“At some point between ages 3 and 13, we go from the life of the wedding dance floor to being the awkward kid standing at the edge of the gym wondering why we wore a silk shirt. …

“But what if our environment could encourage us to dance — without any balloons, bridal parties, or booze? A project called Mesa Musical Shadows, by Montréal’s Daily Tous Les Jours studio, is doing just that. It’s a public installation that turns a chunk of pavement in Arizona’s Mesa Arts Center into a giant game of Dance Dance Revolution that you play by moving your shadow.

“As detailed by Creative Applications, the system itself uses light sensors, coupled with speakers built into the mosaic tiles. If the tiles sense a shadow—or even just you stepping directly on the sensor—it plays a note. And so as many people swing and kick together, these notes combine into a harmonious soundscape generated in real time. …

“Now that the physical installation of sensors and speakers is done, the studio can see how people use it, and actually program the system’s entire logic to react in more complicated ways to a user’s behavior, like ramping up with more and richer sounds as a person becomes more and more engaged.” More.

Video: Creative Applications

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At the WordPress blog Montreal in Pictures, Martin has posted his beautiful photos of beautiful sand sculptures. Hard to believe this in a city beach.

Sand is challenging to work with. You have to keep it wet. But not too wet or it gets sloppy. The pros keep misting their creations lightly with spray bottles. I imagine sculpting in ice entails other very specific challenges. Especially if there is a warm spell at New Year’s.

Suzanne and John often participated in sand-sculpture contests in the summer. It was good fun, although you rarely saw anything as elaborate as the creations in Montreal. I don’t think anyone on the island organizes such competitions anymore, so we just try to be alert and have a camera ready for spontaneous solitary eruptions of creative energy.

Lots more great sand-sculpture photos by Martin here.

Photograph: Martin New at Montreal in Pictures

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We went with Suzanne and Erik to the Apollo in Harlem for an awesome jazz concert.

When I tell you about the talent that performed, you will never believe that the tickets were only $10. But sponsors put the show in the reach of pretty much everyone. Savion Glover (of Tap Dance Kid fame) may have been the best-known name, but the Temple University band and others were also great, not to mention two young women in their teens who blew the audience away. One was saxophonist Grace Kelly from Brookline, Mass.,  who already has a big reputation both here and abroad.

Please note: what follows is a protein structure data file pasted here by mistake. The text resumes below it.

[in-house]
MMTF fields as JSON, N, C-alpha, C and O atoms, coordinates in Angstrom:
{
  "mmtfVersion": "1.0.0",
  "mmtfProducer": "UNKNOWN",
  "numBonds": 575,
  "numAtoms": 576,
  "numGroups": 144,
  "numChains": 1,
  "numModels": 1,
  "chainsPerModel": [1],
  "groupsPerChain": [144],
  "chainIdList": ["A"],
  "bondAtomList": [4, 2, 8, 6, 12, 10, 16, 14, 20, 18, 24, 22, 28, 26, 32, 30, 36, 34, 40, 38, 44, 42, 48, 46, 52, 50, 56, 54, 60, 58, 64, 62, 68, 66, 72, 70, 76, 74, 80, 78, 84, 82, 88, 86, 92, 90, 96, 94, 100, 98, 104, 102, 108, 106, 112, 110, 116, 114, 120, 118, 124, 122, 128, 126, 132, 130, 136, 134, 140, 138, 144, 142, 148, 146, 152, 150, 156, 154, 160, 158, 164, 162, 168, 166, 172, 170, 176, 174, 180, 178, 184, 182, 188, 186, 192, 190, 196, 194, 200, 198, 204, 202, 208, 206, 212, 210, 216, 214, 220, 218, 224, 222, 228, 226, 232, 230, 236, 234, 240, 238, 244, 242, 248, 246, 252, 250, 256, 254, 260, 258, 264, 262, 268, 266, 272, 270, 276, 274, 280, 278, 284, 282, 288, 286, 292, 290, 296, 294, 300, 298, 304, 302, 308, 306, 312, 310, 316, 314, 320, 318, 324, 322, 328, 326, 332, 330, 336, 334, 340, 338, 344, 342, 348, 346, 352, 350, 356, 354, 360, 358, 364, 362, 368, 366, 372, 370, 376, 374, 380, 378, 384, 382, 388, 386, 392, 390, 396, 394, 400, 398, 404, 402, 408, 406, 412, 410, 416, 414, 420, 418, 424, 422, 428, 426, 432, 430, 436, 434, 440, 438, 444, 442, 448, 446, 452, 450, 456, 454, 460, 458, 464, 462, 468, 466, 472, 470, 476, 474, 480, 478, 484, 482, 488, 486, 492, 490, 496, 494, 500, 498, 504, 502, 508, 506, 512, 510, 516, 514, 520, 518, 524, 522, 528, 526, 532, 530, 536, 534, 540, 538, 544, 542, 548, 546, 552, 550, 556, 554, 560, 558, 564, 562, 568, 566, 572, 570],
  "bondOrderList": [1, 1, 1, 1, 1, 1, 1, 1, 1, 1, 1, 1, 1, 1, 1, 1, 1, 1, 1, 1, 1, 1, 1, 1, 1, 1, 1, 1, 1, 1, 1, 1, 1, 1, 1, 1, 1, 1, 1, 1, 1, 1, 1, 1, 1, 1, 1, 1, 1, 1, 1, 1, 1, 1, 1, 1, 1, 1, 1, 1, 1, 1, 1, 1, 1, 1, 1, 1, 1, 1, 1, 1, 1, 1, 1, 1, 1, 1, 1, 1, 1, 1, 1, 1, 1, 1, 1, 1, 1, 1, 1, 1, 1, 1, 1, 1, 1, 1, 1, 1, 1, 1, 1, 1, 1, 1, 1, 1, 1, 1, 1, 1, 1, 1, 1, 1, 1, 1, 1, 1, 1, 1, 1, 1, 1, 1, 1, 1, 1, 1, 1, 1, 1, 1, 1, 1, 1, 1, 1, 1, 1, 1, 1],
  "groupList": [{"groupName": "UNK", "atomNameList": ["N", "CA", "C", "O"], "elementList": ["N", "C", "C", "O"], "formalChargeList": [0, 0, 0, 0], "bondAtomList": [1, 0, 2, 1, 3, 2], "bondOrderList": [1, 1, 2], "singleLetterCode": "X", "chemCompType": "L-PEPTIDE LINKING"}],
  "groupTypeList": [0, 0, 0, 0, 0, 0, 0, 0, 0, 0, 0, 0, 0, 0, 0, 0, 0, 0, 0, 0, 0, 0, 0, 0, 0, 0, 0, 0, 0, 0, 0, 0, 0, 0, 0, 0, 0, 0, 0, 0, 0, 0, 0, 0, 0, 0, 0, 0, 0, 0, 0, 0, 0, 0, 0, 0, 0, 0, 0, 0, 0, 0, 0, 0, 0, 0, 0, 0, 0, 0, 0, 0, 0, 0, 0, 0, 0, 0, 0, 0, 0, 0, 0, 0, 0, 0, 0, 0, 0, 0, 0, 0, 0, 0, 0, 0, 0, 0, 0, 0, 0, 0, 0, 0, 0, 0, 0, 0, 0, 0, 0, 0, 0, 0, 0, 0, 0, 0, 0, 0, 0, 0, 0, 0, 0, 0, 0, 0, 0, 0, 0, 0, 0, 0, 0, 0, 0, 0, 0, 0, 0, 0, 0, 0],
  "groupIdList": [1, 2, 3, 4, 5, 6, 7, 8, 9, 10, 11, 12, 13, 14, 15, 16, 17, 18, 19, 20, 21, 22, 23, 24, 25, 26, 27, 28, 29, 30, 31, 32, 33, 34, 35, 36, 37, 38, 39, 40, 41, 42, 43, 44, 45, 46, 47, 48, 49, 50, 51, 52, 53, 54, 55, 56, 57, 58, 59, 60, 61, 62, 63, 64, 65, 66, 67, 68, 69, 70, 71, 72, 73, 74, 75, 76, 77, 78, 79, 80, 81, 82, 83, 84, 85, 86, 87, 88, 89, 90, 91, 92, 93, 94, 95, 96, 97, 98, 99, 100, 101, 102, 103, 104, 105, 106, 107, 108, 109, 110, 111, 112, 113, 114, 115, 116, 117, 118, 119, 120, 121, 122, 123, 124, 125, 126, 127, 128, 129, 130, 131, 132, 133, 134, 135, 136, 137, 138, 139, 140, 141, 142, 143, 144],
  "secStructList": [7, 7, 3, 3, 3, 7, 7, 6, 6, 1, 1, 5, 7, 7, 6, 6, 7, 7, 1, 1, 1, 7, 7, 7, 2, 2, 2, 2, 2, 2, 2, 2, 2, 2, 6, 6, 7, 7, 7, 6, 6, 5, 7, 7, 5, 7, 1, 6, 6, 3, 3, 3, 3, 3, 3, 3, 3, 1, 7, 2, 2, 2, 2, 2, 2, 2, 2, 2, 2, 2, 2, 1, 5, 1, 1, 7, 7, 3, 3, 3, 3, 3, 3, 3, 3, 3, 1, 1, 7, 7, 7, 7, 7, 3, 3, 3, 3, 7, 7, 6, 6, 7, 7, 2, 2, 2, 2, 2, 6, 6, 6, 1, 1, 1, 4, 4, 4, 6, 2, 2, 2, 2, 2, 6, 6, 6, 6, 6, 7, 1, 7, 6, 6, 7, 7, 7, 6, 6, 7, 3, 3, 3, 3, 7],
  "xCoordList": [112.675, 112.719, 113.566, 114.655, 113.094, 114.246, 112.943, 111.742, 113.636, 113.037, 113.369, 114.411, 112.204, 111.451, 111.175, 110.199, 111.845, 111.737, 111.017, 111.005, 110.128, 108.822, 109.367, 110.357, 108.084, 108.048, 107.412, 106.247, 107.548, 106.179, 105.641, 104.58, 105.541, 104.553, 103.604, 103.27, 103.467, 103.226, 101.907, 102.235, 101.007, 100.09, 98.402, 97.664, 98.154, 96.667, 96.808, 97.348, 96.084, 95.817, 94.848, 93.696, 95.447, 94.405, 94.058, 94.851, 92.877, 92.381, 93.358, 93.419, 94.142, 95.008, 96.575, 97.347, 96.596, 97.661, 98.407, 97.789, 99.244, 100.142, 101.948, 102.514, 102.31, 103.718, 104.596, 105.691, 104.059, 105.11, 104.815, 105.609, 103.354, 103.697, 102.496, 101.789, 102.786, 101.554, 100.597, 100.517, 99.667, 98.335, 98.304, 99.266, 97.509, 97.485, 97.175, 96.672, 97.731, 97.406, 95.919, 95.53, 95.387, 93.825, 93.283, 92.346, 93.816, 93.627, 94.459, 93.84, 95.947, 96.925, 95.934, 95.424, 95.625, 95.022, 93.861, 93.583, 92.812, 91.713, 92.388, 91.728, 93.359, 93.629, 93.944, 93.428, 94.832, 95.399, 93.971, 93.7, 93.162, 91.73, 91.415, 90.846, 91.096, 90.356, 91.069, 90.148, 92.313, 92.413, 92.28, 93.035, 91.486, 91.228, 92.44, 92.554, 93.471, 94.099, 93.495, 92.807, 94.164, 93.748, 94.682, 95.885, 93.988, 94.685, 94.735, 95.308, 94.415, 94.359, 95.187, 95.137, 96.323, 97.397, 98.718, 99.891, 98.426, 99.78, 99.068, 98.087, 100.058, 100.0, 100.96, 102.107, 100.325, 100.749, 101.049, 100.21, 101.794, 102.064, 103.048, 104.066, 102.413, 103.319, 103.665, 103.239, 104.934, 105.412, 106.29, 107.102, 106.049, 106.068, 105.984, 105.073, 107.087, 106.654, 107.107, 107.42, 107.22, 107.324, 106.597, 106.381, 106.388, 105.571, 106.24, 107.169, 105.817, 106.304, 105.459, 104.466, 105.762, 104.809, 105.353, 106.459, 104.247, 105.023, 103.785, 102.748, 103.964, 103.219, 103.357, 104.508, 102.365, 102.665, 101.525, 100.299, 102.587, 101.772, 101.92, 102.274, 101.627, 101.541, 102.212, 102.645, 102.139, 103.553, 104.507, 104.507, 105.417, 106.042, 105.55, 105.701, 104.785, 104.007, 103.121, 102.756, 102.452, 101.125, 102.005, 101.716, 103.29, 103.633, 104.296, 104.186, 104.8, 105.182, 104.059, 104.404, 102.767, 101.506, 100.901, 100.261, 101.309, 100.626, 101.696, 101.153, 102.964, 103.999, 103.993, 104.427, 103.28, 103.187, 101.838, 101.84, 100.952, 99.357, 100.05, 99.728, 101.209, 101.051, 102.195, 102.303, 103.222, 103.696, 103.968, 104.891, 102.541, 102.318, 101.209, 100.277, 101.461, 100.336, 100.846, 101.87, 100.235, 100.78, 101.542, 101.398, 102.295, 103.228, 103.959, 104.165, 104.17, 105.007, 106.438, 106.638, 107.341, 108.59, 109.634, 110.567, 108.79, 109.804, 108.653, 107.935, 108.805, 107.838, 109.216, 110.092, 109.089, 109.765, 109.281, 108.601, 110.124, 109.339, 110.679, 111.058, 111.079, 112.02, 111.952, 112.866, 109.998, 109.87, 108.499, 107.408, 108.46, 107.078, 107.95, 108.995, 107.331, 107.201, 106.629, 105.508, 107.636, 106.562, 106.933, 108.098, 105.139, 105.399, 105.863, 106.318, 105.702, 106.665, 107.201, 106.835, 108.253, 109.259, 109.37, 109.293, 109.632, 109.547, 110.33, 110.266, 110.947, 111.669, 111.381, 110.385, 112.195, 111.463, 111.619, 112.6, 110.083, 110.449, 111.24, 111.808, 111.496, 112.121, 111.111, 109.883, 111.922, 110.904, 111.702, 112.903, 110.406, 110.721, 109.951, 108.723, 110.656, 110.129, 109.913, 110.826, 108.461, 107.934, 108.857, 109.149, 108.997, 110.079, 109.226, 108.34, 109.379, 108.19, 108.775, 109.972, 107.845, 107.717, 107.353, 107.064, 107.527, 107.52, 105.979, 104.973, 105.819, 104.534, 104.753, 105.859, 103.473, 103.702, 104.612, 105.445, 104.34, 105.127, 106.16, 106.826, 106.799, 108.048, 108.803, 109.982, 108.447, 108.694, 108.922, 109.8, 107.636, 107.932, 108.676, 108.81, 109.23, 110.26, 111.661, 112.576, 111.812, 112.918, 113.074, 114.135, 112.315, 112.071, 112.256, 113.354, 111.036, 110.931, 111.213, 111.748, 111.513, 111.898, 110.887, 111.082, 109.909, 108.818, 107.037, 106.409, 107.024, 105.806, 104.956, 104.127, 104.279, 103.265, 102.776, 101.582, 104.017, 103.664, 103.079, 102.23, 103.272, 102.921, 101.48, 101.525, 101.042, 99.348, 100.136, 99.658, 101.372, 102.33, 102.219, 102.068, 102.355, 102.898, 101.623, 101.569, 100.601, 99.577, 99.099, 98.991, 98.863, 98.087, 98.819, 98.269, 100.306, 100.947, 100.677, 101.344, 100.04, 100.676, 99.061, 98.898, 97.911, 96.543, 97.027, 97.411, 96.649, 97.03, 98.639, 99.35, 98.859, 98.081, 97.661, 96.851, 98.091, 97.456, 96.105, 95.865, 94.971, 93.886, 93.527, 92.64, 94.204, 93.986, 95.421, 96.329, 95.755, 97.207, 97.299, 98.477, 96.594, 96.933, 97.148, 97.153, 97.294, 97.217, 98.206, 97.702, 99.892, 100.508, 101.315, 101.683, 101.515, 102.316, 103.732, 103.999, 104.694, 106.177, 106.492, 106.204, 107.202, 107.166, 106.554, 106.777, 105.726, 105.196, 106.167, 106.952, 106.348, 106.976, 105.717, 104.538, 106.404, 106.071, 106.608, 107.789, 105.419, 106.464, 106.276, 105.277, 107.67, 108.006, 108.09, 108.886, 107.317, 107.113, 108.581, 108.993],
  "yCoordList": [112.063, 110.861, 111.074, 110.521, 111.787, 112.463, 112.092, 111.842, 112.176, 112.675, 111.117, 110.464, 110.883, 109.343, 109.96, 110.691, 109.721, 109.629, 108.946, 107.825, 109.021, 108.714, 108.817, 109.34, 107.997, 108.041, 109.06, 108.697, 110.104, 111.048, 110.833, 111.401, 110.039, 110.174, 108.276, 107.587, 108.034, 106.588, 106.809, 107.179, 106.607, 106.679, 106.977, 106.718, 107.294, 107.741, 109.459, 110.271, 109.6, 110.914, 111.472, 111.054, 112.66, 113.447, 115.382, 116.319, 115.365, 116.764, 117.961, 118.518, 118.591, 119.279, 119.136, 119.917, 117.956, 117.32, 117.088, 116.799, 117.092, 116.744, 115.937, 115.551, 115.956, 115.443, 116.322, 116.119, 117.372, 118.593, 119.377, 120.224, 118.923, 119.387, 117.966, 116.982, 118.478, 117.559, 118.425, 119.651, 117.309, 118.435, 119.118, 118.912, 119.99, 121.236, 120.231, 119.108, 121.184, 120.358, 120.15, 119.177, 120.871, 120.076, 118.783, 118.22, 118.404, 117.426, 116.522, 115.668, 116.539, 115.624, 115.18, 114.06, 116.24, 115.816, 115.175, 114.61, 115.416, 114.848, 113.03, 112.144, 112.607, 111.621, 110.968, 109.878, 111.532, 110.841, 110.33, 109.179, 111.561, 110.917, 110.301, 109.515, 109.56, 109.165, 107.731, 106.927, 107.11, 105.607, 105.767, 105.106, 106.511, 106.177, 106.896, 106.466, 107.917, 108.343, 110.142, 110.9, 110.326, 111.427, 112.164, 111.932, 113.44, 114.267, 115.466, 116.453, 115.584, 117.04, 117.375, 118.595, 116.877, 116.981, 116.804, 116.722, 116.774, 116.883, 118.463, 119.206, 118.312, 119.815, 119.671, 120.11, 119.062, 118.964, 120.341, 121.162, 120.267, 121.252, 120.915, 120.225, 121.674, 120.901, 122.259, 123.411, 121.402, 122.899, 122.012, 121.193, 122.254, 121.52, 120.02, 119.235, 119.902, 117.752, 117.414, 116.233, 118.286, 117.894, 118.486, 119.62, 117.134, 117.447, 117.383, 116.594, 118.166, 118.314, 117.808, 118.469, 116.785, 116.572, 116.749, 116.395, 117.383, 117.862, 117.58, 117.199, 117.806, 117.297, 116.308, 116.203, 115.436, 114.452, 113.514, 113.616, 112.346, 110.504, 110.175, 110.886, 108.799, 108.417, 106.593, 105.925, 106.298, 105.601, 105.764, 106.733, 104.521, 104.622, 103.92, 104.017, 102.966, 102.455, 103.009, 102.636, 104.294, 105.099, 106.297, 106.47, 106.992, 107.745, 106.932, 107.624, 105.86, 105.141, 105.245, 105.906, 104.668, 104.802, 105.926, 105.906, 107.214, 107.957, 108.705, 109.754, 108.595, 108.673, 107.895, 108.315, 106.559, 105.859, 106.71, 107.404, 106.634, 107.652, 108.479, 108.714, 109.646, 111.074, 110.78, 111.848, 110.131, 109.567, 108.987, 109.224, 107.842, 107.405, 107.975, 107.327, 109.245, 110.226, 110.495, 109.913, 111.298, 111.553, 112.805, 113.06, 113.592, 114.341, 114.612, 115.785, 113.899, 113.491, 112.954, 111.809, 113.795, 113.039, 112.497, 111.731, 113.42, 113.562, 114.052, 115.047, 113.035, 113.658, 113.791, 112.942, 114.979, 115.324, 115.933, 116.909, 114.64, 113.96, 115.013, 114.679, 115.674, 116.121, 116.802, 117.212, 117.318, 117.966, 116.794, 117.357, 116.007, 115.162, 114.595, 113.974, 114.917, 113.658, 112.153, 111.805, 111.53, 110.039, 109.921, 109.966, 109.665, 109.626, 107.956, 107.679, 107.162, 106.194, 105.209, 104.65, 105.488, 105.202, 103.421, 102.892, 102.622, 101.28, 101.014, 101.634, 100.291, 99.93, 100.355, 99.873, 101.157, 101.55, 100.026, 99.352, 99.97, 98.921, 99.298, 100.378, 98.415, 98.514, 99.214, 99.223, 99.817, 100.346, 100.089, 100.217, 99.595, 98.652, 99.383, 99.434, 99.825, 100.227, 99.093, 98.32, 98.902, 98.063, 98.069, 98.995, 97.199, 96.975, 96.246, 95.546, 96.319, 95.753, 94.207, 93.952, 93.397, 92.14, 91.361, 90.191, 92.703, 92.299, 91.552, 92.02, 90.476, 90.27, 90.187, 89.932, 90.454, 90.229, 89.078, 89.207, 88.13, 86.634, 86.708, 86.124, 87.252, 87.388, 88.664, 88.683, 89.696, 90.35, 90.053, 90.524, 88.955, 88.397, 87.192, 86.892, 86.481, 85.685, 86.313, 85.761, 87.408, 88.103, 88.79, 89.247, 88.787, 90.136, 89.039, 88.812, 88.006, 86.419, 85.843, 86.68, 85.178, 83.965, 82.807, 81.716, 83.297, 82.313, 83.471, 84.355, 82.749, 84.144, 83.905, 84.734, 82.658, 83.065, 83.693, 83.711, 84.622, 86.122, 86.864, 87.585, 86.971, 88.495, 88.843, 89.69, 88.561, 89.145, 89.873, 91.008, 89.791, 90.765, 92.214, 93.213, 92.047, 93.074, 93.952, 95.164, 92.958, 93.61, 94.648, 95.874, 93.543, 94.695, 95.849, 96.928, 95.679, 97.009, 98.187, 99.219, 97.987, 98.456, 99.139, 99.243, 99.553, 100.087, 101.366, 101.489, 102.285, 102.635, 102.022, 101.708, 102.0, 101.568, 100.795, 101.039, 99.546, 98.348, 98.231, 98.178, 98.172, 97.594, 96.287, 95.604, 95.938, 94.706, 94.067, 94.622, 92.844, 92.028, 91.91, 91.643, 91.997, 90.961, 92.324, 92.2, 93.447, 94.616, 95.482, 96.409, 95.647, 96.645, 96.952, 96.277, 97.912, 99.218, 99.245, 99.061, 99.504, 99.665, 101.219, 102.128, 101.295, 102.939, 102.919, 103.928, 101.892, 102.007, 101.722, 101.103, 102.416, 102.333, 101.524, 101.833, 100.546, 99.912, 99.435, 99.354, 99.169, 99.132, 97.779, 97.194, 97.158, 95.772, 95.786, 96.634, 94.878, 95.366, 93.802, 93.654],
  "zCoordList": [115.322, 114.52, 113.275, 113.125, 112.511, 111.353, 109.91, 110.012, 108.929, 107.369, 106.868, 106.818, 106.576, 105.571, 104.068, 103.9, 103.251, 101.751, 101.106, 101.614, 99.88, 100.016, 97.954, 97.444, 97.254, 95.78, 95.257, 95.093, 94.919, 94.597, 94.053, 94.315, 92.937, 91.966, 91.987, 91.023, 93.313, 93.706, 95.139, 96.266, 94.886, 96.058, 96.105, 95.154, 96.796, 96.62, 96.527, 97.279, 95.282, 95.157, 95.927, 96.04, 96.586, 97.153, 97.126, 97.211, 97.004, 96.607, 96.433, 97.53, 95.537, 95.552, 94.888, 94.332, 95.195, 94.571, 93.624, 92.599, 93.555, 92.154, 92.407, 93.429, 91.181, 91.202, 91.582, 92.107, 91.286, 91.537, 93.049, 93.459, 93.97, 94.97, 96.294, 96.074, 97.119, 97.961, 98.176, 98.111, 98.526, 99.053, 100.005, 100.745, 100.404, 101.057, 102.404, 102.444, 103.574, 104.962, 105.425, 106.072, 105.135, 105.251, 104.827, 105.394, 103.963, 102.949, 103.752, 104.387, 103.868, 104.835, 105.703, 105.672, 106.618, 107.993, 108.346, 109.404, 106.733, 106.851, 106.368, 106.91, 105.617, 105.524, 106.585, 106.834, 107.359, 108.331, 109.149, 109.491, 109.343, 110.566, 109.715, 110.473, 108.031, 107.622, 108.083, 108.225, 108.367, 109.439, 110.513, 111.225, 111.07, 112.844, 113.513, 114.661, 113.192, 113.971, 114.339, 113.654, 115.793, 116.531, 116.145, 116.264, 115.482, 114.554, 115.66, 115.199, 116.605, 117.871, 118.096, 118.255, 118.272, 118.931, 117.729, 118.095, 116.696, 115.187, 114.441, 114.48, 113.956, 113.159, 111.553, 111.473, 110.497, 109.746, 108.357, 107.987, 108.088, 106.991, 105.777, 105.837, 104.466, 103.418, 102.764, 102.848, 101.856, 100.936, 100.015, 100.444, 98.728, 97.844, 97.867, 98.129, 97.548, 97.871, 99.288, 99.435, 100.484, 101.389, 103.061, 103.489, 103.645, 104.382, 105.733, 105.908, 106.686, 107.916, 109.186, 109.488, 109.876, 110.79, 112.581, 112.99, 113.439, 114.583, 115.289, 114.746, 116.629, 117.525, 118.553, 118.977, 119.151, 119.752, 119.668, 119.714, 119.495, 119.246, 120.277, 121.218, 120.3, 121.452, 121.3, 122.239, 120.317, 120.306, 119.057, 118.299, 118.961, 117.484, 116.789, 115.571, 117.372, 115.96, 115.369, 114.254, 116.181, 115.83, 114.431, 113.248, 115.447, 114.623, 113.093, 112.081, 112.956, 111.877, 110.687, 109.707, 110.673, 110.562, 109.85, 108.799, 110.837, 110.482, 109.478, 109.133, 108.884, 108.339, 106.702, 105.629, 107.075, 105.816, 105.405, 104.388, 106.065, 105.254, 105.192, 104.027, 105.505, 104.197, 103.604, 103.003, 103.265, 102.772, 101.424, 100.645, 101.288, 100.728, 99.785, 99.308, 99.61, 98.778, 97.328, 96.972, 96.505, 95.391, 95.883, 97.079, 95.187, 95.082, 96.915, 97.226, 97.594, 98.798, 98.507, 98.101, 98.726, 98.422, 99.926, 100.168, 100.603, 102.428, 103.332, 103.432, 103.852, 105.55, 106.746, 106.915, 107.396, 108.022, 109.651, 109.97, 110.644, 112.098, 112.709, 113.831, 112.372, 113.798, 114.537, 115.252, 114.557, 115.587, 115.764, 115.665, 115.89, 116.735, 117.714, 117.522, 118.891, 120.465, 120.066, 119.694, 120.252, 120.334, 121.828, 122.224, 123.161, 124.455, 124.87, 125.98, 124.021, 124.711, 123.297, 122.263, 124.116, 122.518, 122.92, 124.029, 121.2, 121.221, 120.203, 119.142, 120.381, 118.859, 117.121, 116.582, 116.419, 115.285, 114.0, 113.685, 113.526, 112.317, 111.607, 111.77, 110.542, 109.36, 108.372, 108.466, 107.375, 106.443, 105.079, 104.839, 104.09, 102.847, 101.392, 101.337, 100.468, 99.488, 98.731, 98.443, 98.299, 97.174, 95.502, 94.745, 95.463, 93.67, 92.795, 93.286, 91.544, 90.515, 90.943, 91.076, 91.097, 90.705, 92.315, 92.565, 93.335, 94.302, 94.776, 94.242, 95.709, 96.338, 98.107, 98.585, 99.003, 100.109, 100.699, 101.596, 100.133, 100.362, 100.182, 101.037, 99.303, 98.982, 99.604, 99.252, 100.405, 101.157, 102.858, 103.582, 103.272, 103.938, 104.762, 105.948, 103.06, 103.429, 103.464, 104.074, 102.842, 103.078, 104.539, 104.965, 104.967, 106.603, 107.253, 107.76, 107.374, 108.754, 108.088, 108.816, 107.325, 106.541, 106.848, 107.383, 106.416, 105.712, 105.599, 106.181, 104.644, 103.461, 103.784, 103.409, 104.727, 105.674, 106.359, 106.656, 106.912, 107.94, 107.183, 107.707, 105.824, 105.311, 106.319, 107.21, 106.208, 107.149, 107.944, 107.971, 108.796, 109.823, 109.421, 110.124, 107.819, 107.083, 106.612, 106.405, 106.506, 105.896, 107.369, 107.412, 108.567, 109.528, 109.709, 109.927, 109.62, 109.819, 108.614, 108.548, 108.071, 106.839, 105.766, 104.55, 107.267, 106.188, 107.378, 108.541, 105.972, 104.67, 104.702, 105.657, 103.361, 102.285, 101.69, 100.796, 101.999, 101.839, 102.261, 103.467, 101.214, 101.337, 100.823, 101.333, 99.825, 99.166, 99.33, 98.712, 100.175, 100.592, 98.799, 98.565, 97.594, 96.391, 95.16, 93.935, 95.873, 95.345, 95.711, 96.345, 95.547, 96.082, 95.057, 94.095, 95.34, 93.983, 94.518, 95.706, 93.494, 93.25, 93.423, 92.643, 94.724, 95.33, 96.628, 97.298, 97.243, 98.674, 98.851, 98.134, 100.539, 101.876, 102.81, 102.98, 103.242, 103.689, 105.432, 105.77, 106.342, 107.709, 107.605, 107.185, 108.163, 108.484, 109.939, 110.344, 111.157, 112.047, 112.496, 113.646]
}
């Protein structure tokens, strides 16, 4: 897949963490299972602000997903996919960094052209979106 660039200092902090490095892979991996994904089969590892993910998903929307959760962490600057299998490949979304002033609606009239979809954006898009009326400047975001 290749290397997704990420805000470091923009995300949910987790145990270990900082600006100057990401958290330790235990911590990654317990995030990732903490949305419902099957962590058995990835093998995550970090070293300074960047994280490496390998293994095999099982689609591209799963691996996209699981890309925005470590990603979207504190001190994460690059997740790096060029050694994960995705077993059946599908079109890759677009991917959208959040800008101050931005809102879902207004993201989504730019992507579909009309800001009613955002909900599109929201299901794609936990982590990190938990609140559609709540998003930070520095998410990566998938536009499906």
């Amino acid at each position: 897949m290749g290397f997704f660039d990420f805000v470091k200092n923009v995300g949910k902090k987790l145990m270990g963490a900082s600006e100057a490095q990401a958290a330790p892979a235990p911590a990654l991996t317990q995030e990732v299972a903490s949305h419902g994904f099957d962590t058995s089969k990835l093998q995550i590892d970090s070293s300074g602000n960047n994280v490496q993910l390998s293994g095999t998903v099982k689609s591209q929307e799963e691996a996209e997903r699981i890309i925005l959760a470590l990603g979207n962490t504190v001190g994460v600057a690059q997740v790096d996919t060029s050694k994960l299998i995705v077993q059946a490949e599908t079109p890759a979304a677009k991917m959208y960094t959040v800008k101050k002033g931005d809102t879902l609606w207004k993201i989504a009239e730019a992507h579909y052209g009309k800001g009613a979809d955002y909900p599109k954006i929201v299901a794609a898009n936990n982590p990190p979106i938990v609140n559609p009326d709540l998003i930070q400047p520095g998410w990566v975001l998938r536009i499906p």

The other was Nikki Yanofsky, “a 17-year-old musical prodigy from Montreal. At the age of 13, Nikki became the youngest artist ever signed to Verve Records, when she recorded Airmail Special for the compilation We All Love Ella: Celebrating The First Lady Of Song. In 2008, Nikki’s debut release, Ella…Of Thee I Swing, a live tribute to Nikki’s hero, Ella Fitzgerald, earned two Juno nominations. Nikki’s musical education was further enhanced by collaborations with such jazz luminaries as The Count Basie Orchestra, Oliver Jones, and The Clayton-Hamilton Jazz Orchestra.” Her scat singing was amazing, and her ballads showed control and maturity beyond her age.

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Here are two interesting stories on urban roof gardens and adapting local vegetation for increasingly warm temperatures.

This one is from the New York Times: “Lufa Farms, founded by Mohamed Hage and Kurt Lynn, turned an unassuming office rooftop into a 31,000-square-foot greenhouse that grows tomatoes, cucumbers, peppers and other produce year-round and is a working example of a developing trend known as urban rooftop farming.” Read how they founders have turned this into a successful small business — in Montreal, of all places!

Meanwhile, in Chicago, the powers that be are preparing for warmer seasons: “Chicago is getting ready for a wetter, steamier future. Public alleyways are being repaved with materials that are permeable to water. The white oak, the state tree of Illinois, has been banned from city planting lists, and swamp oaks and sweet gum trees from the South have been given new priority. Thermal radar is being used to map the city’s hottest spots, which are then targets for pavement removal and the addition of vegetation to roofs. And air-conditioners are being considered for all 750 public schools, which until now have been heated but rarely cooled.” Read more here.

Feel free to send comments to suzannesmom@lunaandstella.com. I will include as many comments as possible in future entries.